Based on observations of context switches (Alt-Tab in Windows), placeholder steps may be inserted into the bot that allow the user (e.g., the DTO) to modify the bot based on expert knowledge. For example, if a majority of the process flows include a context switch followed by a paste of data into an input field, the bot generation module 450 deduces that the common task flow is to copy and paste data from another application, but the identity of that application may not available to the bot generation module 450. If the data is being copied from a known portion of a file, for example, the user may modify the placeholder step into a file selector and program the bot to copy and paste the known portion of the selected file. The placeholder may indicate the percentage of observations that included the use of the external data, source of the external data, or any suitable combination thereof. For example, data copied from an Excel spreadsheet is identifiable based on control characters included in pasted data and Excel may be identified as the data source in the placeholder.
The communication module 410, in operation 1940, provides the bot to a client device of the set of client devices. Thereafter, the bot execution module 240 executes the bot to automate the task. For example, the application server 120 may provide instructions that are executed on the client device to cause presentation of a UI (e.g., a web page) for performing the identified task. In response to detecting the presented UI corresponding to the identified task, the client device executes the bot. The bot, when executed, interacts with the UI by generating mouse moves, mouse clicks, keystrokes, or any suitable combination thereof.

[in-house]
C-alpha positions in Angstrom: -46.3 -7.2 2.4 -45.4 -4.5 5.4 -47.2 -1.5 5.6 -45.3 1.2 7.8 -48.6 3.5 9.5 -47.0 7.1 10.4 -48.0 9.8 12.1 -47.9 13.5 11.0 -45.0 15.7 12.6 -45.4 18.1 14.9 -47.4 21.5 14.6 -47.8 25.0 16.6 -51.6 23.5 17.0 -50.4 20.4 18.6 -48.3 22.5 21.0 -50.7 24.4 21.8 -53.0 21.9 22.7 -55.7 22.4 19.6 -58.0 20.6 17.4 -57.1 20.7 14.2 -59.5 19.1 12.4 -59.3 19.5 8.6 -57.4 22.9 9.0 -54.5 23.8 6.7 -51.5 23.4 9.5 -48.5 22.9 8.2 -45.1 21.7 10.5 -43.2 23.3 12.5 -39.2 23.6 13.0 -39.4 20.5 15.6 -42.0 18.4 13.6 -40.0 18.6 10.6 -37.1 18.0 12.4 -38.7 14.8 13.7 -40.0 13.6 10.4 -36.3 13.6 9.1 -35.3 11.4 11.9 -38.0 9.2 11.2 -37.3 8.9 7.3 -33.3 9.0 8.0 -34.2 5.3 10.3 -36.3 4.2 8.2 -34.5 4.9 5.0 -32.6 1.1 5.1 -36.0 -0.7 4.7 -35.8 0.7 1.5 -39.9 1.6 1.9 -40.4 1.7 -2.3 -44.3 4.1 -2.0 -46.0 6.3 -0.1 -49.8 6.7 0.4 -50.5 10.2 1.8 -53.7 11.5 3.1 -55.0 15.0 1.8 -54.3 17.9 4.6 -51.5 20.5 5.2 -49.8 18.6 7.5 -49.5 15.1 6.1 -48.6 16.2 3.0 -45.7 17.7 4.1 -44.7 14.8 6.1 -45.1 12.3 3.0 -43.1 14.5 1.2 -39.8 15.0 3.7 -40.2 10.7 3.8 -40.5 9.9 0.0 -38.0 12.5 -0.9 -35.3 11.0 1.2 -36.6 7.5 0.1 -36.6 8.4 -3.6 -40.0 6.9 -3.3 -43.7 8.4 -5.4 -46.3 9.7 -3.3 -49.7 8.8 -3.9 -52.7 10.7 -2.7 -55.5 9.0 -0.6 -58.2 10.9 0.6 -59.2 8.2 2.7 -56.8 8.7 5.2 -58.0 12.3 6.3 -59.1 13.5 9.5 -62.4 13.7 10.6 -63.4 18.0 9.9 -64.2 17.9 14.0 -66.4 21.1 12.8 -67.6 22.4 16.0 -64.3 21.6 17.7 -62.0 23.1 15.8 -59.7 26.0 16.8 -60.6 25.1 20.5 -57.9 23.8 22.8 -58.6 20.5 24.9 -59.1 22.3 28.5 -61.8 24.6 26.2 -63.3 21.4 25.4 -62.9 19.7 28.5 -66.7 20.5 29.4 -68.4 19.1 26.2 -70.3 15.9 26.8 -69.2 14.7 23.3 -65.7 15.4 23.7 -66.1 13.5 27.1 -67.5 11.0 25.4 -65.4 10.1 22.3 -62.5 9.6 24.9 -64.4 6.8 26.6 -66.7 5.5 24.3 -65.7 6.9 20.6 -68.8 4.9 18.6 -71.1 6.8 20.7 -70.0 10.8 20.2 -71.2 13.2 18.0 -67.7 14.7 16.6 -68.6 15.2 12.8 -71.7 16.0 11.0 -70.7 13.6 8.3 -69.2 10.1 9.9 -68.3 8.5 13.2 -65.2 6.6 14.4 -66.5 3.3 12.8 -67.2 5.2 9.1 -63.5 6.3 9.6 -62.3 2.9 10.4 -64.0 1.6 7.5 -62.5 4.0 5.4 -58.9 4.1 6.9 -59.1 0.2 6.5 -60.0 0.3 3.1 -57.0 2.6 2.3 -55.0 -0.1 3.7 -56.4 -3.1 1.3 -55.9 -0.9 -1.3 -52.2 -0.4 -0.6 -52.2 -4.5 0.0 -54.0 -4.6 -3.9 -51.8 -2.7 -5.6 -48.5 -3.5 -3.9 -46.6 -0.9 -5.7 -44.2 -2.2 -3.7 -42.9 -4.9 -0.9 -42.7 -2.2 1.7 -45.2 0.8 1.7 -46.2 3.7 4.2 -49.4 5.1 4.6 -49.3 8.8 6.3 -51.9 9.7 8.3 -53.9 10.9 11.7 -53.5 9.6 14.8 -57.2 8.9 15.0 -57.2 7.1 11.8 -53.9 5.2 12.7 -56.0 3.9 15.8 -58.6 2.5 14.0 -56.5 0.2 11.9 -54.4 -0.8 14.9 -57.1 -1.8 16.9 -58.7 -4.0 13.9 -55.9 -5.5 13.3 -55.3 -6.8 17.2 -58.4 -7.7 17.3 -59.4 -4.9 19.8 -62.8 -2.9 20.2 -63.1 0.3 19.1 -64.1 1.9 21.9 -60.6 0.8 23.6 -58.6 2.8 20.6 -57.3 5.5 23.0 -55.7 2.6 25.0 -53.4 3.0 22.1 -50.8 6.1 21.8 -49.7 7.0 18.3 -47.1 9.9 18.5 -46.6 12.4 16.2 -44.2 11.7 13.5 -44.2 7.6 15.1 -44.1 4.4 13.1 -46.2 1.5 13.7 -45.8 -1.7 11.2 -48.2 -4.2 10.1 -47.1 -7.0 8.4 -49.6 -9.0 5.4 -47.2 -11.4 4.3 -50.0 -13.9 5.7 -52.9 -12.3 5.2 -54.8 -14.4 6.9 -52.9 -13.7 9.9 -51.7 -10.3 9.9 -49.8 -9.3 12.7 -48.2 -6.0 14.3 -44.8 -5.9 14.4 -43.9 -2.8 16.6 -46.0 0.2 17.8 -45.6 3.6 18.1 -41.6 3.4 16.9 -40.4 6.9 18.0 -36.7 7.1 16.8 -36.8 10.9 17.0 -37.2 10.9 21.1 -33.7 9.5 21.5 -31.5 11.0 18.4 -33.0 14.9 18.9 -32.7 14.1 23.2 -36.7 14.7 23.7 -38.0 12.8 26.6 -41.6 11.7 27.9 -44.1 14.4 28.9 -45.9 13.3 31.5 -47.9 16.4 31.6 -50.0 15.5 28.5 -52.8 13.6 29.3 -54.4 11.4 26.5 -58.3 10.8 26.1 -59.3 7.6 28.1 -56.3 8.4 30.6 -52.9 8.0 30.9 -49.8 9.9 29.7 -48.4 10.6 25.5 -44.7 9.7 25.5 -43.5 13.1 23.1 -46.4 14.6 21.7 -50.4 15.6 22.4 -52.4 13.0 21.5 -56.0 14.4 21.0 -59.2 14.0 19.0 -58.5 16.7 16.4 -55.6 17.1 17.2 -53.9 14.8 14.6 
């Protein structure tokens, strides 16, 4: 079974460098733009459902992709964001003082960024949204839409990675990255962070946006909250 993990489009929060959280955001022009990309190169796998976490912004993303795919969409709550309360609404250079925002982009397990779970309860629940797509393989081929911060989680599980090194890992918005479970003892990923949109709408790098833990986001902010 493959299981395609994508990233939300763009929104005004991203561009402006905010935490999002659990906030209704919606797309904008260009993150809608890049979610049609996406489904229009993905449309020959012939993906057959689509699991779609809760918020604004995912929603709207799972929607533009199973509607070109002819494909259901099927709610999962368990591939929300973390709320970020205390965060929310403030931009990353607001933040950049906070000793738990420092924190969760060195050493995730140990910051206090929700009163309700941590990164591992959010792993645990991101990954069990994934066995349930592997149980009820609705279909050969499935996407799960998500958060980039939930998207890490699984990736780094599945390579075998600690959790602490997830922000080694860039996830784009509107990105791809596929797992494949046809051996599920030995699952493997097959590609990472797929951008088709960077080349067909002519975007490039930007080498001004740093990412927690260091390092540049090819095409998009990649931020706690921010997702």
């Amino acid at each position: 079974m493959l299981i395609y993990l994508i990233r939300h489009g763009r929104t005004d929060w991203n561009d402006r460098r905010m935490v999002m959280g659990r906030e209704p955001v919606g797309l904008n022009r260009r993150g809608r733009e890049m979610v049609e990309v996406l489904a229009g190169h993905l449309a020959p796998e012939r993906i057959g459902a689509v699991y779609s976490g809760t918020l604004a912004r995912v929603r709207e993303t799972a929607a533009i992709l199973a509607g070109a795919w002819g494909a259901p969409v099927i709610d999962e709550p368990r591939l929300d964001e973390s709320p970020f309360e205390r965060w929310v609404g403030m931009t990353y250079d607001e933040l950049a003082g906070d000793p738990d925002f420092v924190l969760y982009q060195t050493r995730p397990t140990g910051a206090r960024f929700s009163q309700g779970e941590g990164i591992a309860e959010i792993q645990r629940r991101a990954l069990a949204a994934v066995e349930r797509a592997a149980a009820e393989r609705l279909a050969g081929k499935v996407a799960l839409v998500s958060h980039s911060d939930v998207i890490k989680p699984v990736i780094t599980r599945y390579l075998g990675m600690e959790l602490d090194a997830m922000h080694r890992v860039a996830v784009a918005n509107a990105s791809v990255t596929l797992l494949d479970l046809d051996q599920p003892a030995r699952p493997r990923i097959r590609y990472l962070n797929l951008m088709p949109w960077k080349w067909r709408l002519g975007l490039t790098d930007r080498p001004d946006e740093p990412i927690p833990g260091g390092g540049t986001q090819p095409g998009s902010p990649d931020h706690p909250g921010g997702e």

Executing the bot may include receiving, by the bot, interactive user input to modify one or more default values; accessing, by the bot, data from a data file to modify one or more default values; or both. Accessing data from a data file to modify default values may include processing a known field location in the data file using optical character recognition (OCR). For example, a portable document format (PDF) file may contain an invoice of a known format wherein the name and address of the debtor are placed at known locations (e.g., locations identified by pixel offsets from a corner of a page, locations identified by percentage offsets from a corner of a page, locations identified by physical offsets (e.g., inches or centimeters) from a corner of a page, or any suitable combination thereof). The bot may cause the known portion of the data file to be processed using OCR and use the resulting text as the parameter value.